Well, as said in the review, there are not any laptops with that form factor and capability of 1440p gaming since it is really tough to get suitable performance from a card that can suitably fit in that form factor without burning itself out. So what do you expect? Unless you prefer jet engines for cooling fans...
    Reply
  • 10tacle
    16140667 said:
    @soldier44
    Well, as said in the review, there are not any laptops with that form factor and capability of 1440p gaming since it is really tough to get suitable performance from a card that can suitably fit in that form factor without burning itself out. So what do you expect? Unless you prefer jet engines for cooling fans...

    Thank you. Not to mention that generally mobile GPUs have to run at lower clock settings, have cut down shader and texture units, have less memory, and have a cut memory bus all to help keep not only the temps down but the power use down as well. A quick comparison link to a 970M vs. 970:

    http://www.tomshardware.com/news/nvidia-geforce-maxwell-mobile-gtx-970m-gtx-980m,27833.html

    But with that said, these days I find it hard to justify spending big bucks on a mobile PC gaming solution. I first and last spent nearly $2k on a high end Dell Alienware gaming laptop about 7 years ago (with a 1920x1200 17" display) and will never do it again. No way to upgrade and every new game out continued to need to be detuned in quality. Due to that, portable gaming for me eventually got transferred to the PS3 and more recently the PS4.

    Reply
  • TallestJon96
    It would be nice to get the 970m as a desktop card (960 ti). It's seems nearly perfect for 1080p
    Reply
  • Traciatim
    It would be nice to get the 970m as a desktop card (960 ti). It's seems nearly perfect for 1080p

    The 970m already has desktop equivalents in the 660ti and 760. The desktop 960 already outmatches the 970m by a good amount, the other way you can get a 750ti for cheap 1080p gaming with a good amount of settings turned up.

    There are no desktop 900 series cards yet as slow as the 970m.
    Reply
  • fimbulvinter
    The VGA port is there because Gigabyte knows their market. Real gamers don't mind buying a big and heavy gaming laptop. These thin and light gaming laptops are mostly being bought by business people, who use it as their work laptop when they travel, then relax with some gaming in their hotel room. The lid is very nondescript - completely black with only the Gigabyte logo. Anyone looking at it would never guess it's a gaming laptop.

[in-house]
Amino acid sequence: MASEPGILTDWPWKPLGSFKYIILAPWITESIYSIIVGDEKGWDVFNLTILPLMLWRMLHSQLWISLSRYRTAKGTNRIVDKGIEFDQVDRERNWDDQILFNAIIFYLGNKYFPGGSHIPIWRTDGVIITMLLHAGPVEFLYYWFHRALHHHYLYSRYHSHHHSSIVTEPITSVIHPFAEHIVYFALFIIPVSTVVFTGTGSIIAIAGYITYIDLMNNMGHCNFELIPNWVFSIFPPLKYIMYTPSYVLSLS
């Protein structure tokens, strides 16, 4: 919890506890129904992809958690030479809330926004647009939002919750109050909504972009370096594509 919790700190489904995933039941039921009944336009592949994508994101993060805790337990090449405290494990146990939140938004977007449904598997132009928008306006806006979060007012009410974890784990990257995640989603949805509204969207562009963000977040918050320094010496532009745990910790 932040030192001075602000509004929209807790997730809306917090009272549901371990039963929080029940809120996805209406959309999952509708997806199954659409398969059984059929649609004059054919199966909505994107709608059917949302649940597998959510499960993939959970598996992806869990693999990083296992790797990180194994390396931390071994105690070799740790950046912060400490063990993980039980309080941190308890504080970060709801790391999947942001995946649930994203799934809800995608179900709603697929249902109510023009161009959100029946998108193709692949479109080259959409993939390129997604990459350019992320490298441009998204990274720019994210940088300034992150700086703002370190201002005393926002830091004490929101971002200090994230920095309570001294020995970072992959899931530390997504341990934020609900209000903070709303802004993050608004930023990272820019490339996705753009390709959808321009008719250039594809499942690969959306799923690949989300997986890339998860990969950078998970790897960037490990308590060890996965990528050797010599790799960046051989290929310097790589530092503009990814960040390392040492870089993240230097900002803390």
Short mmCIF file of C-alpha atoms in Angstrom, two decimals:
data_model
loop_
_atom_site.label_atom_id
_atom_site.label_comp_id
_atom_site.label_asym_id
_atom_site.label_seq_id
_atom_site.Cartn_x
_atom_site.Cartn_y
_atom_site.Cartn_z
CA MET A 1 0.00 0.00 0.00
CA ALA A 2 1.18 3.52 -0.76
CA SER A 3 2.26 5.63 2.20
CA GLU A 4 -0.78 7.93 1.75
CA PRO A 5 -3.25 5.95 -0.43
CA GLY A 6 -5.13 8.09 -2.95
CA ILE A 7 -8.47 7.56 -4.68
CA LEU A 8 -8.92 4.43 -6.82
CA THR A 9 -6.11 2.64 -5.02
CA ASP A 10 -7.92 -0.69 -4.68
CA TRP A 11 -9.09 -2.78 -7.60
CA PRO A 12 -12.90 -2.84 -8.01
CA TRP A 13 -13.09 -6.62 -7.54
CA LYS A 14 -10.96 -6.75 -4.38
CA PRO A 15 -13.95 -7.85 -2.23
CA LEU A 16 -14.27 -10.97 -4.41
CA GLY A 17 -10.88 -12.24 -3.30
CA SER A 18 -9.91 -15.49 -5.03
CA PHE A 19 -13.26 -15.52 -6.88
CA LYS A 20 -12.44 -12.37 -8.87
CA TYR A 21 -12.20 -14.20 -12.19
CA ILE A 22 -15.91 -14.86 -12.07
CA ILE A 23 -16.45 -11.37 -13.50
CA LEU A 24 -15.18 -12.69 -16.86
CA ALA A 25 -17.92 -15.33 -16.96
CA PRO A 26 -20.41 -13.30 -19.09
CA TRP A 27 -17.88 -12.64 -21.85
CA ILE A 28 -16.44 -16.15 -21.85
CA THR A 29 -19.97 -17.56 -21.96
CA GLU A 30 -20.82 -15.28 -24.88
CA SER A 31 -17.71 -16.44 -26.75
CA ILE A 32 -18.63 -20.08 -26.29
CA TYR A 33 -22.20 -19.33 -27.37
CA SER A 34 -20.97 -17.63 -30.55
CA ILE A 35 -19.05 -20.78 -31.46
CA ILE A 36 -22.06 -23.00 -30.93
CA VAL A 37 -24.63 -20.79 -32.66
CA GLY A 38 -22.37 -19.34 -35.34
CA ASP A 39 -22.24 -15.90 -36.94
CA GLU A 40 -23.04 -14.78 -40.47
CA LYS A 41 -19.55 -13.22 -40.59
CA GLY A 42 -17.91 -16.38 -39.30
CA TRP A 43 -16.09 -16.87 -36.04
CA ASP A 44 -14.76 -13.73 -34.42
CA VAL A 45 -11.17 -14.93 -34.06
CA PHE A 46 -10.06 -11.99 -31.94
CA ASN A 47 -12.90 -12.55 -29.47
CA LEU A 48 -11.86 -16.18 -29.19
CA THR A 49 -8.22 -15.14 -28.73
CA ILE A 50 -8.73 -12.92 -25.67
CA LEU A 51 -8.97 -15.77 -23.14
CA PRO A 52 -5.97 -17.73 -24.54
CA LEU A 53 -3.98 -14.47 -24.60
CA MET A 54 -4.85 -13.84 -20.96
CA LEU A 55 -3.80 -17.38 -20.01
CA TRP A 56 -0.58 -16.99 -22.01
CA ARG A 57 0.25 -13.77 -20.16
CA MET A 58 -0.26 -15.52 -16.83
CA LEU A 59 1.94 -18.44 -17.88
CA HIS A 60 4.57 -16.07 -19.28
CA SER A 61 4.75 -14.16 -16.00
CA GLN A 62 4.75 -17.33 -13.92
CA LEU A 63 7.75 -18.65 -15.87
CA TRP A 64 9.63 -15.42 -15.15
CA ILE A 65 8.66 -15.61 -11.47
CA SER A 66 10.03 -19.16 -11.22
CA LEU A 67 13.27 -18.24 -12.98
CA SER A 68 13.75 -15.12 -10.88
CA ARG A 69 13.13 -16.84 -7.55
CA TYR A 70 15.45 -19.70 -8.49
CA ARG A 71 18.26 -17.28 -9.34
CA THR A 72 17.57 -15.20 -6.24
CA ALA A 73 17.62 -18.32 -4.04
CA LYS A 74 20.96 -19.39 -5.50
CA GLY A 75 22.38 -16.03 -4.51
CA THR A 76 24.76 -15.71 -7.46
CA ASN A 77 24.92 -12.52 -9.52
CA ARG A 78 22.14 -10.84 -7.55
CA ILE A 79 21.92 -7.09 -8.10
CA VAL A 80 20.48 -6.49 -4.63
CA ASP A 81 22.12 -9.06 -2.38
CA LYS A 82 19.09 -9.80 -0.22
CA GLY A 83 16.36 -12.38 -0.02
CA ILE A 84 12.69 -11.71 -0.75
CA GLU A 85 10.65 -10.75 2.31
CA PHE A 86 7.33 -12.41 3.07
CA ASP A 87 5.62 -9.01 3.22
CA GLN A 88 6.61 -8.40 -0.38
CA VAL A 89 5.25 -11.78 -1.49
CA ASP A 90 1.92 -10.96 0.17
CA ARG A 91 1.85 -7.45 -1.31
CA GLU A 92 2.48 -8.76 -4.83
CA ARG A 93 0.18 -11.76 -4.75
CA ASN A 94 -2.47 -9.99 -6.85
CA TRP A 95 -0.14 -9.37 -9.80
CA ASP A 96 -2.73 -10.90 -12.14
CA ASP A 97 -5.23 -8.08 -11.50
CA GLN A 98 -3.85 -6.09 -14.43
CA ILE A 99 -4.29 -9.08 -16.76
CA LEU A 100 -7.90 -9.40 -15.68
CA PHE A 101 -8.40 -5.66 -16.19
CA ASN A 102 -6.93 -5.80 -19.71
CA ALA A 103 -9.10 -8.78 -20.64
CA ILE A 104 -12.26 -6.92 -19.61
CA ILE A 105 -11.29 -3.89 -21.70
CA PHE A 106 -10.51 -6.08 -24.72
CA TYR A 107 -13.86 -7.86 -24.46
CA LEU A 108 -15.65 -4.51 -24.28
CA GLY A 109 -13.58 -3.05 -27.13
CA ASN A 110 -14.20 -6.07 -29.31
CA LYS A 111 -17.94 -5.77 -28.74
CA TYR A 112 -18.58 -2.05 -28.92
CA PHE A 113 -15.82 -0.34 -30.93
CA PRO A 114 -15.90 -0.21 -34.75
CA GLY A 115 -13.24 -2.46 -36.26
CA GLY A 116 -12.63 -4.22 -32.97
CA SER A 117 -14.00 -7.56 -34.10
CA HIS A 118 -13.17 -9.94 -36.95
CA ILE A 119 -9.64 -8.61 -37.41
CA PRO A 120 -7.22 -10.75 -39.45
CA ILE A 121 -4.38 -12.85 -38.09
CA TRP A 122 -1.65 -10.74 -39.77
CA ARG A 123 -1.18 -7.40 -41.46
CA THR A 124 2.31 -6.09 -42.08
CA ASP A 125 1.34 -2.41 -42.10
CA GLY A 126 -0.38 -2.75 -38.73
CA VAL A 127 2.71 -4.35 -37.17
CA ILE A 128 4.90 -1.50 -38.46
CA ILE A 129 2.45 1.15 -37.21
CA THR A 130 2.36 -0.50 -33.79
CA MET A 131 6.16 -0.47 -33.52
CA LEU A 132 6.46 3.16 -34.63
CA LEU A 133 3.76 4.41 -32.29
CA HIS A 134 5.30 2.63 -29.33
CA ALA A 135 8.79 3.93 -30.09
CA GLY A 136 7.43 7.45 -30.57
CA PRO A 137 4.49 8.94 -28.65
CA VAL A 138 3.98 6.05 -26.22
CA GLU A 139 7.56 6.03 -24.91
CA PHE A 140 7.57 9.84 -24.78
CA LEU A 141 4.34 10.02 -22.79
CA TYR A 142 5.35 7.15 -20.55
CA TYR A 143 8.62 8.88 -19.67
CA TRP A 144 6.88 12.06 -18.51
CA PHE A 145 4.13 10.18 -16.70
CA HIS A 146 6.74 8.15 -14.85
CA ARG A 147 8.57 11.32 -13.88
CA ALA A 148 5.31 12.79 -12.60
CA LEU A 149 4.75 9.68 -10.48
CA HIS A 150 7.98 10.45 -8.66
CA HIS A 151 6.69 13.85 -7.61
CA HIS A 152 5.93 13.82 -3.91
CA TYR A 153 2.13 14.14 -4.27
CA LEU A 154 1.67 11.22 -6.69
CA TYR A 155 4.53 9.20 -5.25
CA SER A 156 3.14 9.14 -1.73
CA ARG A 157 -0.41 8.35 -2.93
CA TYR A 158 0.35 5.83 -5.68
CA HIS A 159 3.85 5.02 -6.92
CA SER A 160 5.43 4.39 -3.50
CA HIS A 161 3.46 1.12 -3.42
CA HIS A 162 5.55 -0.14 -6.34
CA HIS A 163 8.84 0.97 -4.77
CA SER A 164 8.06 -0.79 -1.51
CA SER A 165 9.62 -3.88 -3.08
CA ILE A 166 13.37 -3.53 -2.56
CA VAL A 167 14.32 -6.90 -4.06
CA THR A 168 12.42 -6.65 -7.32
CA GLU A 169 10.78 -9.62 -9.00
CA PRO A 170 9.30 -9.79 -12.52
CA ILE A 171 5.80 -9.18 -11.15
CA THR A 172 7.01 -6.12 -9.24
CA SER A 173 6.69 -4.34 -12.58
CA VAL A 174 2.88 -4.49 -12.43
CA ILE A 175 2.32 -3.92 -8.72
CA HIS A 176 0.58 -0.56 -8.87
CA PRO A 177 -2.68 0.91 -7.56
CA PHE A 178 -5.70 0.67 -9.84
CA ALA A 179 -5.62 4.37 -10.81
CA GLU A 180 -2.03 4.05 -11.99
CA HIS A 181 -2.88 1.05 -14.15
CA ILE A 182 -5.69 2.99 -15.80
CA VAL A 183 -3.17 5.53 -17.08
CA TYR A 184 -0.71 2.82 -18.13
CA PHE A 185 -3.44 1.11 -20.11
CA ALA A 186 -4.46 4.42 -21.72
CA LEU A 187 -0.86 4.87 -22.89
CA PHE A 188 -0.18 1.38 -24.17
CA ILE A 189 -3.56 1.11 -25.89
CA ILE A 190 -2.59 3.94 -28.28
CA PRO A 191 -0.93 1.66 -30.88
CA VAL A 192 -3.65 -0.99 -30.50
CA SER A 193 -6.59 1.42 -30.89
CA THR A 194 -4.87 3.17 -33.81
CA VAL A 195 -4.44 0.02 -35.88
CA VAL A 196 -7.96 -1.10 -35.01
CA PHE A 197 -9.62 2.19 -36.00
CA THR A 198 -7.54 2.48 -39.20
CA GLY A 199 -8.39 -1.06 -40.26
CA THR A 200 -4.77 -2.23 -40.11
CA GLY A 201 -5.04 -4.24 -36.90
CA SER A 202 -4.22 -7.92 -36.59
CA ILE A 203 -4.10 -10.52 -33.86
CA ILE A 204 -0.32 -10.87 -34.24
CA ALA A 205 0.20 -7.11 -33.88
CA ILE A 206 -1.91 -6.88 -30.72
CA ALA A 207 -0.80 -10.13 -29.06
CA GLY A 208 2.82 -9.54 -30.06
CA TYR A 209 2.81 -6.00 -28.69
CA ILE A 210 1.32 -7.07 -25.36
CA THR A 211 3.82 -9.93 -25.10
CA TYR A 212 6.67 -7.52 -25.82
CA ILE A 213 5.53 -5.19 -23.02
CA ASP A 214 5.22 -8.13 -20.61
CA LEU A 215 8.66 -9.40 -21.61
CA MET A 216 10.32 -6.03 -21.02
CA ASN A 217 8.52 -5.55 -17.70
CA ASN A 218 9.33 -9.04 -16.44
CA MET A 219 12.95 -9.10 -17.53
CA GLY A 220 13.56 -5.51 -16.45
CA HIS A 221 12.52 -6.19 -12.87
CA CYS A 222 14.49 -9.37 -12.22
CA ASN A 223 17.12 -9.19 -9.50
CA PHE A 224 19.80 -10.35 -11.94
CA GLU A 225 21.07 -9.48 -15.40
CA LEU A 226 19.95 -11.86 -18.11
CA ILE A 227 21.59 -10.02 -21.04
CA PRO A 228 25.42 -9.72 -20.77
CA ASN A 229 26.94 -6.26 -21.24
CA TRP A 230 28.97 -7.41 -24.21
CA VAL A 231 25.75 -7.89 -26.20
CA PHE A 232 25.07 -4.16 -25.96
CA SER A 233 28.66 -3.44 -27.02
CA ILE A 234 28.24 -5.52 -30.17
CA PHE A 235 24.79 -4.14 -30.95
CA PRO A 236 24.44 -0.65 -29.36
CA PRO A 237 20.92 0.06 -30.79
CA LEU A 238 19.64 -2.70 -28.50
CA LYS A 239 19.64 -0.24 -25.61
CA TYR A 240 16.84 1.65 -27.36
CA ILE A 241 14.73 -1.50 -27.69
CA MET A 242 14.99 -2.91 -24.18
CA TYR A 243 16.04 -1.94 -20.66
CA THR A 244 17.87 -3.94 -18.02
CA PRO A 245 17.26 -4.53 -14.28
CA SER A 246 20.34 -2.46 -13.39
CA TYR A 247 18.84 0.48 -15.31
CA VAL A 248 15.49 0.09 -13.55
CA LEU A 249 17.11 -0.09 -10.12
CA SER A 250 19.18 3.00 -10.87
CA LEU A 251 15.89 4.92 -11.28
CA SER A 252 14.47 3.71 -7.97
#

I have an older version of this model. Exact same chassis but previous model CPU and GPU.

    But what you said is why I got it. This is a 70% work 30% gaming system for me and I honestly don't think there is too many other gaming laptops out there that don't scream GAMING LAPTOP with garish case lights and logos.

    Although the thing really does scream GAMING LAPTOP when those fans spin up lol
    Reply
  • Manticorp
    I have this laptop - I chose it over the Razer Blade because it was ~£600 cheaper AND I wanted the 1080p display over the 1800p display, and over the MSI ghost pro because I wanted something 14 inch and a bit more inconspicuous - and I have to say, it suits me down to the ground.

    Regarding gaming, it's been able to handle everything I throw at it enormously well. I play Far Cry 4 on a 3K Dell U2515H at max settings and it handles it fine, not an ounce of stutter.

    I also use it at work every day, the battery lasts a good 4-5 hours for normal chores, and it's so unassuming and professional looking that I don't feel conspicuous using it. I have to plug it in if I'm out and about and want to watch a movie, as it'll only go about 1.5-2 hours then.

    But then I go home, plug it into a nice big screen, and that's when the real playtime starts.

    I found the Gigabyte P34W to be the only laptop to offer sleek, inconspicuous looks with extremely good gaming power underneath in a relatively affordable package.

    I have a colleague who bought a Acer V Nitro - I'm so glad the Gigabyte has white backlit keys instead of RED (urgh).

    I absolutely haven't looked back since buying this laptop - it's simply the best on the market if you want to use it for gaming and for work.
    Reply